Protecting the Amazon: Brazilian youth’s sense of territory

Recognizing International Day of the World’s Indigenous People

Today marks International Day of the World’s Indigenous People, observed each year on 9 August. On this day, people around the globe are encouraged to elevate awareness about the rights and protection of the world’s indigenous population and celebrate the achievements and tireless contributions that indigenous people make to improve global issues.

Indigenous people

The World Bank describe indigenous people as 'distinct social and cultural groups that share collective ancestral ties to the lands and natural resources where they live, occupy or from which they have been displaced. The land and natural resources on which they depend are inextricably linked to their identities, cultures, livelihoods, as well as their physical and spiritual well-being.'

Sustainability and the future of Amazonia

Because of climate change, researchers at the International Institute of Social Studies (ISS) are concerned about indigenous peoples’ rights to land, territories, and natural resources. In recent years, global value chains and international trade analyses have been linked to unlawful extraction in resource-rich areas. Known for its unique biodiversity, the Amazon rainforest is a central site of environmental concerns. Brazilian Amazonia has lost more than 18% of its forest driven by illegal logging, cattle ranching and soy agriculture.

'History shows how numerous times we, indigenous communities, have been objects of studies that would tell our stories in the third person.'

Raimundo Abimael Ferreira dos Santos


Several indigenous communities are continually affected by territory erosion and evolving trade systems along the rivers in and out of Brazil. Indigenous communities of Brazil are alarmed by spikes in deforestation. The government’s anti-environmental agenda and lack of prioritizing the protection of the area against illegal logging have aggravated deforestation. Protecting and maintaining Amazonia’s resources from commercial extraction has been crucial, not only for the world but to preserve the way of life of indigenous communities for future generations.

Brazilian youth give voice to feelings & thoughts about their territory

In 2021, ISS received the Royal Netherlands Academy of Arts and Sciences (KNAW) fund, ‘Science Communication: Appreciated!’. The fund encourages engagement with research communication efforts to increase knowledge and action among stakeholders, from the policy community to non-academic audiences. The endowment has led ISS to initiate three projects, one of which looks beyond indigenous people as objects of study. Instead, they take on the role of researchers and tellers of their own experiences in volatile contexts.

The project, ‘Livelihood Logics of the Amazonian Indigenous Communities: Researching & Communicating Perspectives on the Meaning of Territory’ supports the indigenous Munduruku youth and Ribeirinho youth in Brazil to creatively express what their territory means to them through paintings, photography, poems, and drawings. These territories — affected and exploited by value chain activity — are in and around the water channels connected to the Amazon.

Luciene Moreira Gemaque and Raimundo Abimael Ferreira dos Santos, researchers of indigenous and Ribeirinho backgrounds, have collaborated closely with ISS on this project. They have held group interventions with Munduruku and Ribeirinho youth.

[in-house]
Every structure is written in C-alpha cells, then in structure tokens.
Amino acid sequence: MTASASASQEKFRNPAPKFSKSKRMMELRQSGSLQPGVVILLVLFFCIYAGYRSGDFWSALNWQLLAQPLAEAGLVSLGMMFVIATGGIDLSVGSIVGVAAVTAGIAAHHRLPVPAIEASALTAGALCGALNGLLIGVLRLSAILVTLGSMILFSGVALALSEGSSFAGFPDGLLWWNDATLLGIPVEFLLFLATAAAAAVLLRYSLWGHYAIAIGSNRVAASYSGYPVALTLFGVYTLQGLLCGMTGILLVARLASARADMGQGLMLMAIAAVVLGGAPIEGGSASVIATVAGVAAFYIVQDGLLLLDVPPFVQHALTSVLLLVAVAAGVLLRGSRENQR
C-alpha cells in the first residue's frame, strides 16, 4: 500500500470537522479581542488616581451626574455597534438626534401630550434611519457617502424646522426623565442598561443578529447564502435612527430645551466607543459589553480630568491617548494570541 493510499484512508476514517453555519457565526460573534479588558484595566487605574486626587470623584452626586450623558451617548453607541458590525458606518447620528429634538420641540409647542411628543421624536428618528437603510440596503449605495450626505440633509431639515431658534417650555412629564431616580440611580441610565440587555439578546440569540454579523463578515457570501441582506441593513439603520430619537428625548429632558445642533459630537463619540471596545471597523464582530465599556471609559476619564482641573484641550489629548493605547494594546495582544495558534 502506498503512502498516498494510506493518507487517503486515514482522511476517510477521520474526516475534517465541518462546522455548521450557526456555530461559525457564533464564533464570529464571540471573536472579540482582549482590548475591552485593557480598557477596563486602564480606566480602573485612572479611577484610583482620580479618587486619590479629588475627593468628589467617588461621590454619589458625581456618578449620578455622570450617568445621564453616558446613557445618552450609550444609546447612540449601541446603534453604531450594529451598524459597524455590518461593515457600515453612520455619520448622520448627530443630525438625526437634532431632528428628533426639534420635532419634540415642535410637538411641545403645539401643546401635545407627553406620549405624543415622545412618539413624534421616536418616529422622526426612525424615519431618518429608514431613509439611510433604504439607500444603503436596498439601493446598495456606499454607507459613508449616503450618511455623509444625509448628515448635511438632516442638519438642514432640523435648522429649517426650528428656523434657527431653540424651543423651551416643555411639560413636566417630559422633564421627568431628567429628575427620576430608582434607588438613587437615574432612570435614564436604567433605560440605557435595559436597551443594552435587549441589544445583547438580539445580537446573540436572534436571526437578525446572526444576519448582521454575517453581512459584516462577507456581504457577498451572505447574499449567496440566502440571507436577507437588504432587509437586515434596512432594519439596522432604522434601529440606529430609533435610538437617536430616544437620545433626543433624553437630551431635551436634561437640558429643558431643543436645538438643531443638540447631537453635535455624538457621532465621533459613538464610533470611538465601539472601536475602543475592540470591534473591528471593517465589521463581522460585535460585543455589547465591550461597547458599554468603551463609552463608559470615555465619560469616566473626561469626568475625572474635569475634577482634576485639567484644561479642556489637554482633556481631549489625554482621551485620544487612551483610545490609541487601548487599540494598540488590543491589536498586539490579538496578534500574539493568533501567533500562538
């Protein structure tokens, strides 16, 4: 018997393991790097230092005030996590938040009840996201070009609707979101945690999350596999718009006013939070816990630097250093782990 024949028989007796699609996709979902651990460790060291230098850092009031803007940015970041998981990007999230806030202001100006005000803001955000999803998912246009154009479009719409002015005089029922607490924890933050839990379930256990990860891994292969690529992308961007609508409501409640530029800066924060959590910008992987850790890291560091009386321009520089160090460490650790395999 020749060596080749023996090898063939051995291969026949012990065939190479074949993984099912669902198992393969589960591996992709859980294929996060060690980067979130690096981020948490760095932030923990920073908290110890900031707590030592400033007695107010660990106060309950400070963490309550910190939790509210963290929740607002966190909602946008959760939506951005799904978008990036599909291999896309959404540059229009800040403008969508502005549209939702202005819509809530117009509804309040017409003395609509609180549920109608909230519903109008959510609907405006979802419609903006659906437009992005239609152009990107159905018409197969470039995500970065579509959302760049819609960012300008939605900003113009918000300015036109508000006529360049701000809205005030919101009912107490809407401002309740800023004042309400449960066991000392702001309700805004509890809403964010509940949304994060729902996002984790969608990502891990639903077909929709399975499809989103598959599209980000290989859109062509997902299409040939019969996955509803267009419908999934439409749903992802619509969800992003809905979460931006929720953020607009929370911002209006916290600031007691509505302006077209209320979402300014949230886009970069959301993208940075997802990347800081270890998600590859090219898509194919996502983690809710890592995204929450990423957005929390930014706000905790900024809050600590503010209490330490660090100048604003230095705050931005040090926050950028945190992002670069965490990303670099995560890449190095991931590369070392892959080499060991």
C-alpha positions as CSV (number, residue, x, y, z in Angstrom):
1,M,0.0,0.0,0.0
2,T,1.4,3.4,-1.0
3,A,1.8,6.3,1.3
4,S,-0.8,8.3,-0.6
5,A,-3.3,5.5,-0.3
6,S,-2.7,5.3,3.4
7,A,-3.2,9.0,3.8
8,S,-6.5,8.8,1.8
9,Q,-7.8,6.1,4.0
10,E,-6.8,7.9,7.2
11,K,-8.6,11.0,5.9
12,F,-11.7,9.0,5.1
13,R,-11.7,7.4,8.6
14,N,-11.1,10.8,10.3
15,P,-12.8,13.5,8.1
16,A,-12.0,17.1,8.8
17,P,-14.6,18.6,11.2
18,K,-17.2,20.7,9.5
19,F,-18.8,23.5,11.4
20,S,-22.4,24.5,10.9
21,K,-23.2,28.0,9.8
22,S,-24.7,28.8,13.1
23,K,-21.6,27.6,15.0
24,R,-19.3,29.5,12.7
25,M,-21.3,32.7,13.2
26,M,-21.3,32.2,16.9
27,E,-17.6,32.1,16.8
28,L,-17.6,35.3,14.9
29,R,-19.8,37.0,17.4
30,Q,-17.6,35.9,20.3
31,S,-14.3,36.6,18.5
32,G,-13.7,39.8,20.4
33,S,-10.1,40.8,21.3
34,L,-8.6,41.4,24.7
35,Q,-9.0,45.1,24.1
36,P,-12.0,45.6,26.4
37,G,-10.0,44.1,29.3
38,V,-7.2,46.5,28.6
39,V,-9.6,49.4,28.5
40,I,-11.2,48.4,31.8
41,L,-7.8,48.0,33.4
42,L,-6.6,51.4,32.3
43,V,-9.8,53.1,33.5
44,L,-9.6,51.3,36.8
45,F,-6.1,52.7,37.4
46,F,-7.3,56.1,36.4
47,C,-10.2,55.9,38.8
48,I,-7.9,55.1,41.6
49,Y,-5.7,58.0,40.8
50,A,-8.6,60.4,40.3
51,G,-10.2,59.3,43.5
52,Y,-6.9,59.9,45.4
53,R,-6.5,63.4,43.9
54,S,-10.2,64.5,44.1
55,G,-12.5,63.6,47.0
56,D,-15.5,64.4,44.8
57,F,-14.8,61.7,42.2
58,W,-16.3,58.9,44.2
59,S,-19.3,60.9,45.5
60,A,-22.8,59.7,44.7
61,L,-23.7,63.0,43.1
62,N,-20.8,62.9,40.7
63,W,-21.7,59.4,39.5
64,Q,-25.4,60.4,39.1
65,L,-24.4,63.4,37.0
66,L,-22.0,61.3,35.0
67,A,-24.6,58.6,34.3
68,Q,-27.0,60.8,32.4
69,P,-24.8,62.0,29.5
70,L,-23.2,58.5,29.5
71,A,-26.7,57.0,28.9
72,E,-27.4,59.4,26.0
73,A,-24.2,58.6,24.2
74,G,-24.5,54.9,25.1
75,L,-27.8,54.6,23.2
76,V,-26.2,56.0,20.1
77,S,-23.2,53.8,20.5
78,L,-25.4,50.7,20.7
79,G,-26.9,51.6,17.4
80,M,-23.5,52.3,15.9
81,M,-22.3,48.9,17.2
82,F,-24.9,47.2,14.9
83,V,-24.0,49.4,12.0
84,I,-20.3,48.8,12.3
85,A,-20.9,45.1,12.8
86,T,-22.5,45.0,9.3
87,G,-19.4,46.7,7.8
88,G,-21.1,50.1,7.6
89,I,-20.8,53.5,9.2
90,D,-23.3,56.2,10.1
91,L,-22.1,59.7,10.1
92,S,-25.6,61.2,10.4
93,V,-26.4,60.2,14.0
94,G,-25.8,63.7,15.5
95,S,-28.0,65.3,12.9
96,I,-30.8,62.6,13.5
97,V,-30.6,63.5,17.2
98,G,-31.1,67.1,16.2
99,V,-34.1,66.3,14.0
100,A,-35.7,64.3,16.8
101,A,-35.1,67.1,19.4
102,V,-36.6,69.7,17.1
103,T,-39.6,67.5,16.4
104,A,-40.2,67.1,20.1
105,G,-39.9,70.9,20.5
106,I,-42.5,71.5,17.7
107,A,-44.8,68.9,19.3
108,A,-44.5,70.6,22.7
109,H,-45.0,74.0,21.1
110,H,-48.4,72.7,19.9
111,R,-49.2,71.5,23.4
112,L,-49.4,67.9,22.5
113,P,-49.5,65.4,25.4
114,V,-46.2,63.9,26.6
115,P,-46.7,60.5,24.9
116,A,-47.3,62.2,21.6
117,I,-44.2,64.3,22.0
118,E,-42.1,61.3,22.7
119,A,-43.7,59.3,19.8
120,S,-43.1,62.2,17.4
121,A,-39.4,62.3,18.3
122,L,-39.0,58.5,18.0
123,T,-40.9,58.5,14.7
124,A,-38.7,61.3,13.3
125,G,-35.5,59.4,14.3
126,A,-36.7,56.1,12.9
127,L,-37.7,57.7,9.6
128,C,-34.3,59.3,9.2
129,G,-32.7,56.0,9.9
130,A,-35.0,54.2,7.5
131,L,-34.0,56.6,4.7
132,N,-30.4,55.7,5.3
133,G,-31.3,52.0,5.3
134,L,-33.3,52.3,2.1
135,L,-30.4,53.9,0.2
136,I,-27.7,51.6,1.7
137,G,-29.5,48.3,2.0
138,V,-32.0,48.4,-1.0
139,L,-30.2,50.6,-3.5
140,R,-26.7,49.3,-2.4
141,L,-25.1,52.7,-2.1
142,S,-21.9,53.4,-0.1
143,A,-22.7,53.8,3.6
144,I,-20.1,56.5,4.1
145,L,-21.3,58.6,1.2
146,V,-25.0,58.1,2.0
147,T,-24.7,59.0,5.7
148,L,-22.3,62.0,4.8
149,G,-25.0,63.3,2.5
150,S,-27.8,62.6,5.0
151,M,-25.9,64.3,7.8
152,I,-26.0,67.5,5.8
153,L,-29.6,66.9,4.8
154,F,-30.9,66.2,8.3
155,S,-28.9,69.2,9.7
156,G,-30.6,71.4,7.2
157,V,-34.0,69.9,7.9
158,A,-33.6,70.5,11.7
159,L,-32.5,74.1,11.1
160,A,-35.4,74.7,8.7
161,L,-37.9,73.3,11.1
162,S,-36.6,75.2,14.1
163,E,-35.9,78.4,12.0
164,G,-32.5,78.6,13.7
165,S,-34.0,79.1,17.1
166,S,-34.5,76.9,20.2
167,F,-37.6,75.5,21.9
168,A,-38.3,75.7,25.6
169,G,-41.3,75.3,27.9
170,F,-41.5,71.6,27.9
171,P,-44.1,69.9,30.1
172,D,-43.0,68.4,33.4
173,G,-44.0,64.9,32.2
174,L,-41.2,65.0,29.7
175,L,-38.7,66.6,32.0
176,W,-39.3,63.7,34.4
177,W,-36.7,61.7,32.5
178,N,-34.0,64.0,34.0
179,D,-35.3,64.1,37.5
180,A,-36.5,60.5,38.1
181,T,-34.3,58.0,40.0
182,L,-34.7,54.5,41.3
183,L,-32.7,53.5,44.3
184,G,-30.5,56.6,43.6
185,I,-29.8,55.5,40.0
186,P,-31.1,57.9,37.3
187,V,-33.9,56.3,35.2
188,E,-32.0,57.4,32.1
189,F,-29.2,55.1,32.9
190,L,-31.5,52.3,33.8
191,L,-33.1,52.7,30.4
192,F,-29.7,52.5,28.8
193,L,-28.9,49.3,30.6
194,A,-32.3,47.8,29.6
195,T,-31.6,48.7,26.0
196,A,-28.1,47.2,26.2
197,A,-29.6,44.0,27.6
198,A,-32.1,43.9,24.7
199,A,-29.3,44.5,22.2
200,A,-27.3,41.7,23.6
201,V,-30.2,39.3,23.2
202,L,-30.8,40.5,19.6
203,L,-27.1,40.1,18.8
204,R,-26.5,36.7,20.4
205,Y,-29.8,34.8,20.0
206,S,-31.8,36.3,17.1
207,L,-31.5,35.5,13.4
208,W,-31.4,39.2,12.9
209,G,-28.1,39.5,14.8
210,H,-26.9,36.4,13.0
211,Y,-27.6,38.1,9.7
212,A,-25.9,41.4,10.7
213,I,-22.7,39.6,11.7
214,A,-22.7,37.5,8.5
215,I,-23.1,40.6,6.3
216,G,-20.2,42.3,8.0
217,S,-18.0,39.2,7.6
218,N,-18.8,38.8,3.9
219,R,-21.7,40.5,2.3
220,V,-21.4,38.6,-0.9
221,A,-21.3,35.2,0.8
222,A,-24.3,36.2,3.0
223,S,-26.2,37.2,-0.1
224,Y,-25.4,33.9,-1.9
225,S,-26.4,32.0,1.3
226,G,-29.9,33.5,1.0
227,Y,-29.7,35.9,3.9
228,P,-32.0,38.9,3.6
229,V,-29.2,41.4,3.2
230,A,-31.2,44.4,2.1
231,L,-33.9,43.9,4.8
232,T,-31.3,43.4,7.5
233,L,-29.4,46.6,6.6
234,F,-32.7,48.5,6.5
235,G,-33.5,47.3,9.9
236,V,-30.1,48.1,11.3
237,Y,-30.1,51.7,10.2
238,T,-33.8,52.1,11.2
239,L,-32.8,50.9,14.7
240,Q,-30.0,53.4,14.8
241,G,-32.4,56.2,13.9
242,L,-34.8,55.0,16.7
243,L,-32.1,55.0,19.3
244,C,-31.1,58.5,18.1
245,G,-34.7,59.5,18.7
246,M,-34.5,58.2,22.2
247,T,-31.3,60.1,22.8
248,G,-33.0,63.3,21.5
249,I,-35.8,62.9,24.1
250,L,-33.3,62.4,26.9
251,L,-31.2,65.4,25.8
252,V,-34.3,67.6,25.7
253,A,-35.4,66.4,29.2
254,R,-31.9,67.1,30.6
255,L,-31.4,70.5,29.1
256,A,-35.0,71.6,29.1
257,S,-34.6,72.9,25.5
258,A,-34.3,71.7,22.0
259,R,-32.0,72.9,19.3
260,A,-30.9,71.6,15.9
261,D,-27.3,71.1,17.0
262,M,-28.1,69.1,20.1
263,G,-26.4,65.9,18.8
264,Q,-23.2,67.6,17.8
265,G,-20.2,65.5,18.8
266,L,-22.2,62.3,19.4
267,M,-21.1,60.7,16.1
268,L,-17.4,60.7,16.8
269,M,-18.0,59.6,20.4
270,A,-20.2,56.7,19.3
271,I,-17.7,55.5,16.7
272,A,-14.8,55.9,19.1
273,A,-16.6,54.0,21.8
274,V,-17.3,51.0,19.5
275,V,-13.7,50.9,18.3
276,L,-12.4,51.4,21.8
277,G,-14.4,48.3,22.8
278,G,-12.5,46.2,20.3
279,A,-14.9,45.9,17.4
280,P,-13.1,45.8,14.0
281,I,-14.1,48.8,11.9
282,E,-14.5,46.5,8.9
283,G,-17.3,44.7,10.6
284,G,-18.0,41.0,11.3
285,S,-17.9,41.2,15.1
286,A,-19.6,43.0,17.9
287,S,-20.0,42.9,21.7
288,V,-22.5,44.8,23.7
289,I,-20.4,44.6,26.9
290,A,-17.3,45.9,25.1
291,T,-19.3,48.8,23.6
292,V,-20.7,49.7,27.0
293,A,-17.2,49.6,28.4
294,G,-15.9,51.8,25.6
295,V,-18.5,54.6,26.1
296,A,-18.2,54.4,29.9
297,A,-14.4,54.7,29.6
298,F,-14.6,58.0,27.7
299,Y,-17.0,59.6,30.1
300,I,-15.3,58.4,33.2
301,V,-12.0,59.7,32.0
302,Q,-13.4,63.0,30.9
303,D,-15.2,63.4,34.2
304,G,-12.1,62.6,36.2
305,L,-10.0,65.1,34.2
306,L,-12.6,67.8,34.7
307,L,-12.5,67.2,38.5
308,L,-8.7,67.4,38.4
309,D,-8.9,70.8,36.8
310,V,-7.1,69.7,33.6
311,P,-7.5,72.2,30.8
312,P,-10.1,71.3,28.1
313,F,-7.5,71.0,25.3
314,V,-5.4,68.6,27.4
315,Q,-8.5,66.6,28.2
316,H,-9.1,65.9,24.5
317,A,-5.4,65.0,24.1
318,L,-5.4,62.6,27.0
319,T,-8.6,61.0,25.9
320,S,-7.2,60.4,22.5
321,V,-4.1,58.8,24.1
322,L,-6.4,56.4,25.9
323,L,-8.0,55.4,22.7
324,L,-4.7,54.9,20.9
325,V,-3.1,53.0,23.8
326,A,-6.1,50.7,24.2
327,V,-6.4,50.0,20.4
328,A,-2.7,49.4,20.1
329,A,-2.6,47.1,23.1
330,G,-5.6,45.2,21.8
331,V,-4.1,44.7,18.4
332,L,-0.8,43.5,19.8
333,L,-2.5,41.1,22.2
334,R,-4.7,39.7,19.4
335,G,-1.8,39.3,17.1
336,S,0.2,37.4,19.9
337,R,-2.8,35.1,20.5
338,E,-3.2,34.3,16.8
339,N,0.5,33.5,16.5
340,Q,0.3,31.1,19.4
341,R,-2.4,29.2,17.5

In this project, young people are given the central and deciding role in creating a booklet for which they engage with territorial questions, among which those related to indigenous rights. Their stories can provide a piece of the puzzle in understanding how global systems of trade and deforestation continually affect indigenous communities. ISS will play an integral role in sharing the results of the project in the future, including the booklet.

Doing research with communities

Indigenous people are often objects of study. There is growing academic discourse to embrace participatory methods of research to ensure communities play an active role in having a say in issues that affect them. As put by Raimundo Abimael Ferreira dos Santos, lawyer and researcher from the Takuara Munduruku community: ‘History shows how numerous times we, indigenous communities, have been objects of studies that would tell our stories in the third person. As indigenous and academics, we started to do research in our own territory, with the power of the voice of those who live and know the reality on the ground, enriching the materiality of the work. It is within this framework that the Munduruku girls have become protagonists of their own space, presenting their perspective coming from their own experiences, and not through other people’s voices.’

Assistant professor

Lee Pegler


Luciene Moriera Gemaque


Raimundo Abimail Ferreira dos Santos

More information

Project participants

Community leader: Cacique Sebastião Gleidson Munduruku
Native language teacher: Maria Alerte Munduruku
Assistants: Tuchau Leonardo Munduruku, Joelma Munduruku
Youth involved in project: Fabiane Munduruku, Adriely Munduruku, Yanna Munduruku, Tays Munduruku, Raene Munduruku, Maclicia Munduruku, Raelen Munduruku, Marciele Munduruku

Related content

ISS receives grant for science communication from KNAW

The grant goes to the Civic Innovation research group in recognition of their efforts in engaging research participants and partners in durable research uptake
KNAW science communication award

Compare @count study programme

  • @title

    • Duration: @duration
Compare study programmes